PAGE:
Seven Days In Chromebook Exile Not So Bad

PC World’s Melissa Riofrio notes that the new Chromebook Pixel has attracted much interest–and even greater disdain, considered by many pundits to be an outrageously expensive, disposable toy.

But is the Chromebook platform really such a bad idea asks? She set out to determine whether a Chromebook could substitute for a full-fledged Windows laptop, without performance issues and compatibility headaches.

Ms. Riofrio observes that most tech journalists are power users: tinkerers and early adopters who want full laptop flexibility – to play games and run processor-intense applications like Photoshop and video editors. They don’t get the Chromebook, and the Chromebook is not for them, yet they’ve tended to compare the Chromebook to the full desktop experience, where Google’s hardware platform not surprisingly falls short.

However she notes that there are millions of users who’ve happily abandoned full-fledged PCs for tablets and even smartphones for many common computing tasks, and for them Chromebooks offer something more: a decent keyboard and a bigger display – like the one on the new HP Pavilion 14 Chromebook, or, of course, the “mesmerizing” 2560-by-1700 display on the Chromebook Pixel.

Ms. Riofrio says technorati need to step aside and let the rest of the world enjoy the Chromebook – and especially, the Pixel -for what it is: a more functional alternative to a smartphone or tablet for online life.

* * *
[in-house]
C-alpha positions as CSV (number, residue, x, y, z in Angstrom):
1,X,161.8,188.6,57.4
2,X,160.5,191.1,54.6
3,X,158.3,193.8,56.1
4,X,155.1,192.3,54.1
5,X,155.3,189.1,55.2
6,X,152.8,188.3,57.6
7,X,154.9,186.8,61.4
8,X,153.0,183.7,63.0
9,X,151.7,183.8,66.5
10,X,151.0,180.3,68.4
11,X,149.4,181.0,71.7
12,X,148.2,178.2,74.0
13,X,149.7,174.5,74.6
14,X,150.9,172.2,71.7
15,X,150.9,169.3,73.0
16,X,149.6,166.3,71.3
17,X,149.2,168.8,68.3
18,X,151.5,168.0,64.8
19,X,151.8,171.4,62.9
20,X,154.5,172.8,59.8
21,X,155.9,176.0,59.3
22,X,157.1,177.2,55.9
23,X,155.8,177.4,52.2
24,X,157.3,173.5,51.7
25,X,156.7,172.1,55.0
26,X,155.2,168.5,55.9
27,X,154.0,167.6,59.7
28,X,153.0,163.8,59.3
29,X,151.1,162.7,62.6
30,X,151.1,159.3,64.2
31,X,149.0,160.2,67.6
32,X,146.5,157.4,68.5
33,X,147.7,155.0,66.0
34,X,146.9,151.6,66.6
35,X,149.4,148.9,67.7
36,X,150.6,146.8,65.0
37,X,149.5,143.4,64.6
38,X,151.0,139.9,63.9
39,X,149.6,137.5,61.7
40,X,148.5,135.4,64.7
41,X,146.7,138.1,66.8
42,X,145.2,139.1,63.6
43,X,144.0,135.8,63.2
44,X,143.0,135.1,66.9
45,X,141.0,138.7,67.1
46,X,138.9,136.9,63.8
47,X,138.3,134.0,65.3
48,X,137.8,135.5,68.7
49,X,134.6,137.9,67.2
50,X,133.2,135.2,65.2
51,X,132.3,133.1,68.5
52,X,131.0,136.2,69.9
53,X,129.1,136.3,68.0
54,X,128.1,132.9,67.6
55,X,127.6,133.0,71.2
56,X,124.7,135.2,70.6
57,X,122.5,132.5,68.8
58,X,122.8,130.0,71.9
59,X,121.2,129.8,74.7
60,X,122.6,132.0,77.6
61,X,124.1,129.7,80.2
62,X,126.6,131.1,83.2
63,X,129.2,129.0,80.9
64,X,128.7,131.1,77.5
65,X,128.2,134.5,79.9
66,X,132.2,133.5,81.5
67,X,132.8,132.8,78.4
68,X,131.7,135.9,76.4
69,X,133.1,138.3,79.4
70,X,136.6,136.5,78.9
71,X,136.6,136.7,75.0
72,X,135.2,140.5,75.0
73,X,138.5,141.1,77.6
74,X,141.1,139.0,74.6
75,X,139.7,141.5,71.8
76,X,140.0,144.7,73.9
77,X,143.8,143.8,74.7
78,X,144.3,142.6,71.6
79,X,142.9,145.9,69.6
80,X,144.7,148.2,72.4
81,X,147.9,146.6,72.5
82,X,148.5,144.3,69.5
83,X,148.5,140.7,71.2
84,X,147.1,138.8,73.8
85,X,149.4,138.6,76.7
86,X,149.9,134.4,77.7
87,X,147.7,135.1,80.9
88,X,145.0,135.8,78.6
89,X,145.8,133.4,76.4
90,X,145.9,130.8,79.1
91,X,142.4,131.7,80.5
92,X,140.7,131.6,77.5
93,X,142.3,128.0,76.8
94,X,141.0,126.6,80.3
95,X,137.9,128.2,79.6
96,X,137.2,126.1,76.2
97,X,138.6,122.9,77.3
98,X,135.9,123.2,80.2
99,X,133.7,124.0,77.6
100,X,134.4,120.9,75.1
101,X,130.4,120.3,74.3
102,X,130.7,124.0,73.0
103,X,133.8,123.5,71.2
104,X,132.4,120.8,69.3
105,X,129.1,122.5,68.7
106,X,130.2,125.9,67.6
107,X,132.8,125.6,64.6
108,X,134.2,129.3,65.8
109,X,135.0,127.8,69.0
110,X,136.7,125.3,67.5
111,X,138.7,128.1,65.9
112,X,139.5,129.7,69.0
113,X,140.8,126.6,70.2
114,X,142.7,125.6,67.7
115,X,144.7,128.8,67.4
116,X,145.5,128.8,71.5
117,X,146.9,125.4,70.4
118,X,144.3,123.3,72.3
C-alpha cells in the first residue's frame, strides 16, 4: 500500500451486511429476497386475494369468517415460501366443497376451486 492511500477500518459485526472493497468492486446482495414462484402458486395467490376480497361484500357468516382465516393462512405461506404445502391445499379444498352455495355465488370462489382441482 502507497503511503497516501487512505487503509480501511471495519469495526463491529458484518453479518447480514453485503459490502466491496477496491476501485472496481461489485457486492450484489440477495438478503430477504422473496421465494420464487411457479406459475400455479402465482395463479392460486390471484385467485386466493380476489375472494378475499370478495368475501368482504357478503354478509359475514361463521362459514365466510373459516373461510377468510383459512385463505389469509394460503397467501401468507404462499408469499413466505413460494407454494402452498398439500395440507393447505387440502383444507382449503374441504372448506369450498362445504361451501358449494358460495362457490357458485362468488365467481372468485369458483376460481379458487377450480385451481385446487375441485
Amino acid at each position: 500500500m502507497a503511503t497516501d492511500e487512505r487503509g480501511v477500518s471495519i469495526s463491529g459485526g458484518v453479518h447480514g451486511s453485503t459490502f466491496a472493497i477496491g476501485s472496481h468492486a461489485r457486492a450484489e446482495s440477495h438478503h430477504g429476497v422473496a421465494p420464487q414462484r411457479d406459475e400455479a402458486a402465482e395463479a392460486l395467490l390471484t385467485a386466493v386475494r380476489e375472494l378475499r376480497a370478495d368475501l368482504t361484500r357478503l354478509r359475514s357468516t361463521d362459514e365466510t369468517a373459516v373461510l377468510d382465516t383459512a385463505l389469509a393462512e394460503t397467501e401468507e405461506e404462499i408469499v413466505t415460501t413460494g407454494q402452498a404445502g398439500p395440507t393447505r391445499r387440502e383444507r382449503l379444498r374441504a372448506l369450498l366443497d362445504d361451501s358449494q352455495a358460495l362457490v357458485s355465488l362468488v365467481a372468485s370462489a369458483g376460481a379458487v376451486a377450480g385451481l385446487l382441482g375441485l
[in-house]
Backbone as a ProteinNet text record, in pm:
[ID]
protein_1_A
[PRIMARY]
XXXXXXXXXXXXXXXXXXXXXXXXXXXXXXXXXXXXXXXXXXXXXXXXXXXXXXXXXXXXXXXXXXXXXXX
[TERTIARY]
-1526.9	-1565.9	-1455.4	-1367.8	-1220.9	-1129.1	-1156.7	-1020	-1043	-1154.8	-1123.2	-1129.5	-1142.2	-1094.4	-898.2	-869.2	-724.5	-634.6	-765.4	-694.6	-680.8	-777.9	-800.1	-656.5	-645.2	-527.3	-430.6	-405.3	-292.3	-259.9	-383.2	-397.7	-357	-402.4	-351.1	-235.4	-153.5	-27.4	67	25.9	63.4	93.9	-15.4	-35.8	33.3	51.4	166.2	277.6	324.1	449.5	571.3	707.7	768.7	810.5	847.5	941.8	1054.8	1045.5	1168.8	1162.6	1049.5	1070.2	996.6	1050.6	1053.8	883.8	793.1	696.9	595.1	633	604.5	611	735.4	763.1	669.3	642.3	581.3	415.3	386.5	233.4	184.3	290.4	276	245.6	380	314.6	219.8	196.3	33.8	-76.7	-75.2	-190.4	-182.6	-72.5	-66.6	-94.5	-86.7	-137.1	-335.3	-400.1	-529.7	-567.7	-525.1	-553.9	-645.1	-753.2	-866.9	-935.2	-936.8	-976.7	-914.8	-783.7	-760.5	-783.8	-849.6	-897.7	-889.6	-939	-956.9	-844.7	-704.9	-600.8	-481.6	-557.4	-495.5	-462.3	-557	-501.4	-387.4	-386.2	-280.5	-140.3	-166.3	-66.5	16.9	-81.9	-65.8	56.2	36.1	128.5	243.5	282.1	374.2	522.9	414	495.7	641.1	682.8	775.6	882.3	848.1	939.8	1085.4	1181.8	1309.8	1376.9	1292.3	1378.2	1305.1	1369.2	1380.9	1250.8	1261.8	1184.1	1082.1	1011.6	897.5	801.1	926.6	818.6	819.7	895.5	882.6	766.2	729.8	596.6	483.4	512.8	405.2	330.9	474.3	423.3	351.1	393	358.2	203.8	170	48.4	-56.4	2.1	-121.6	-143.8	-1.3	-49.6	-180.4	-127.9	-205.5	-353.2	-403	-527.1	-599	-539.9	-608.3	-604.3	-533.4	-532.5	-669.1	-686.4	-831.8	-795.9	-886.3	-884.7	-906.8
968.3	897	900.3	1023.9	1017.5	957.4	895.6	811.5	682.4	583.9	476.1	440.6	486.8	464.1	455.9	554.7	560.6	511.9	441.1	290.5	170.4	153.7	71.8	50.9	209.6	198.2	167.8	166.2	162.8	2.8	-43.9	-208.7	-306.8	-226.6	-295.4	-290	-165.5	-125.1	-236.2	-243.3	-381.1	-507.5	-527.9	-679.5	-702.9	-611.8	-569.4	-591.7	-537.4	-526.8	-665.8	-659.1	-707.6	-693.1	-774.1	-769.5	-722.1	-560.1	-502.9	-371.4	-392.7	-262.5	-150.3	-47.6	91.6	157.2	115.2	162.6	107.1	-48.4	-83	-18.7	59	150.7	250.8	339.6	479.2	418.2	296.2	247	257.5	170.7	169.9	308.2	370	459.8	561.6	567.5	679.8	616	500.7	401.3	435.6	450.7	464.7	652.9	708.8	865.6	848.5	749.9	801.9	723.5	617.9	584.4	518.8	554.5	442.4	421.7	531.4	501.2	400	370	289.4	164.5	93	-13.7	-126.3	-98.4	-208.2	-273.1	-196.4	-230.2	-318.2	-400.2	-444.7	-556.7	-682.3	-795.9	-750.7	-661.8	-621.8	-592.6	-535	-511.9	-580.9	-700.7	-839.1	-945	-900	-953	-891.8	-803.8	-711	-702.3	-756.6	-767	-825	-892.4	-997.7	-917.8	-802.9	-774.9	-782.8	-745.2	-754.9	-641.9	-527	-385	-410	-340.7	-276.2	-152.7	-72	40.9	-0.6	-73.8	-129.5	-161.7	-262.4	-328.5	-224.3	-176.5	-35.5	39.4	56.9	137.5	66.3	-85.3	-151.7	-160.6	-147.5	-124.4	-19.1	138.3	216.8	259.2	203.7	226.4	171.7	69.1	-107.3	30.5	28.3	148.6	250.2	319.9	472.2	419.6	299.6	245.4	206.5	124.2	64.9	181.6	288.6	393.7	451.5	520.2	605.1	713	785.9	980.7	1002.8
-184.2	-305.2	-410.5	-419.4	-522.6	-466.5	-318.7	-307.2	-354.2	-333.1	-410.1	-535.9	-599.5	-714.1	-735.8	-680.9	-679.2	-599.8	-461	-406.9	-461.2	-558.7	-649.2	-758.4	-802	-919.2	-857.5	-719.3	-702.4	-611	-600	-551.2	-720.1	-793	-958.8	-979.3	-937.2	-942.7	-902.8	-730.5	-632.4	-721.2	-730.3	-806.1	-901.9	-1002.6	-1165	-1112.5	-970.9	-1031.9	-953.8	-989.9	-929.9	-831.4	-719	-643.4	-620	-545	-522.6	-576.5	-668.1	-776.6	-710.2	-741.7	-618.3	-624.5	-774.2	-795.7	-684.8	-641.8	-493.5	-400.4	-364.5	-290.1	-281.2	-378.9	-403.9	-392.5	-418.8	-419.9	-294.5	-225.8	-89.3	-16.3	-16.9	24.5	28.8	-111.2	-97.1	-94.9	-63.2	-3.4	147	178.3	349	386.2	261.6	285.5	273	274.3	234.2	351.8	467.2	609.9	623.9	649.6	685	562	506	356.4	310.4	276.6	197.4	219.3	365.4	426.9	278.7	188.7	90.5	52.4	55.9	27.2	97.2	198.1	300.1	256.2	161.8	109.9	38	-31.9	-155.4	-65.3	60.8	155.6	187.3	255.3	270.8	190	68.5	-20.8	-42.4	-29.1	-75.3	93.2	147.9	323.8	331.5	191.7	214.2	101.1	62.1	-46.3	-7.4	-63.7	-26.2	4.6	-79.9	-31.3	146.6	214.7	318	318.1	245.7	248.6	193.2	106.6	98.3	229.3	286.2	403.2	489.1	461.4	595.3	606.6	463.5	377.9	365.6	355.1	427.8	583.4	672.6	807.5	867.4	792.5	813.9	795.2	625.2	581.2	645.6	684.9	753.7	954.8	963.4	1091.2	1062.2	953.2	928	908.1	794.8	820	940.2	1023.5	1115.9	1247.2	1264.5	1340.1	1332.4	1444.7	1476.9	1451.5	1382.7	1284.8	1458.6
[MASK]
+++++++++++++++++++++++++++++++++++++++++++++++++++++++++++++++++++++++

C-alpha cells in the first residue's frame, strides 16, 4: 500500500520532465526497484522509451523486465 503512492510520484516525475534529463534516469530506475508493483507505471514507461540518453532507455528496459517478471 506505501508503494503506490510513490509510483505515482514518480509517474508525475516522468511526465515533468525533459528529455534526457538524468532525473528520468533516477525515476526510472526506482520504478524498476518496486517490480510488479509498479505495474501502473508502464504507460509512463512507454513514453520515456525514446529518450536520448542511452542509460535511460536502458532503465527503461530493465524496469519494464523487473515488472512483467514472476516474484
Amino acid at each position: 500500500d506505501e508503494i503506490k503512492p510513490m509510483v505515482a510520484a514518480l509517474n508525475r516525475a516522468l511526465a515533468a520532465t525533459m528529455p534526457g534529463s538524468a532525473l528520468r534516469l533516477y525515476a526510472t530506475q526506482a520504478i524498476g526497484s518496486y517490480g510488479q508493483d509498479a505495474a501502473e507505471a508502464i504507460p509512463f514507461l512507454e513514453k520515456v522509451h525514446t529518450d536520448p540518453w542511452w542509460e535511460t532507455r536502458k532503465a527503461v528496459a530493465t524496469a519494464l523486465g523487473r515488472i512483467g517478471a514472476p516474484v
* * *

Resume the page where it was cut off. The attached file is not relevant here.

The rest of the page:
“Chromebooks are for the rest of us,” she contends, saying she wants to get a Chromebook for her 79 year old mom and wouldn’t mind one for herself.

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If Steve Jobs Was Right And This Is A Post-PC Era, Why Did Google Release The Chromebook?

Macworld UK’s Karen Haslam notes that while a few years have passed since Apple’s late CEO Steve Jobs predicted that the “post-PC” era had arrived, Google doesn’t seem to think so, having released the Chromebook Pixel, a premium laptop with a touchscreen that boasts more pixels than Apple’s Retina display but has an unusual 3:2 aspect ratio.

Ms. Haslam observes that it’s worth noting that Apple reduced the price of its 13in MacBook Pro with Retina display by 200/$200 just days before Google unveiled the Chromebook Pixel, with cutting the price of the 13in MacBook Pro with Retina Display so soon after launch indicating that the smaller Retina laptop has been selling poorly.

She notes that while Steve Jobs claimed that putting a touch screen on a Mac would be “ergonomically terrible,” and that “Touch surfaces don’t want to be vertical,” perhaps Jobs was wrong and the PC-era isn’t over, and people do want touchscreen laptops. It looks like 2013 will be the year we find out.

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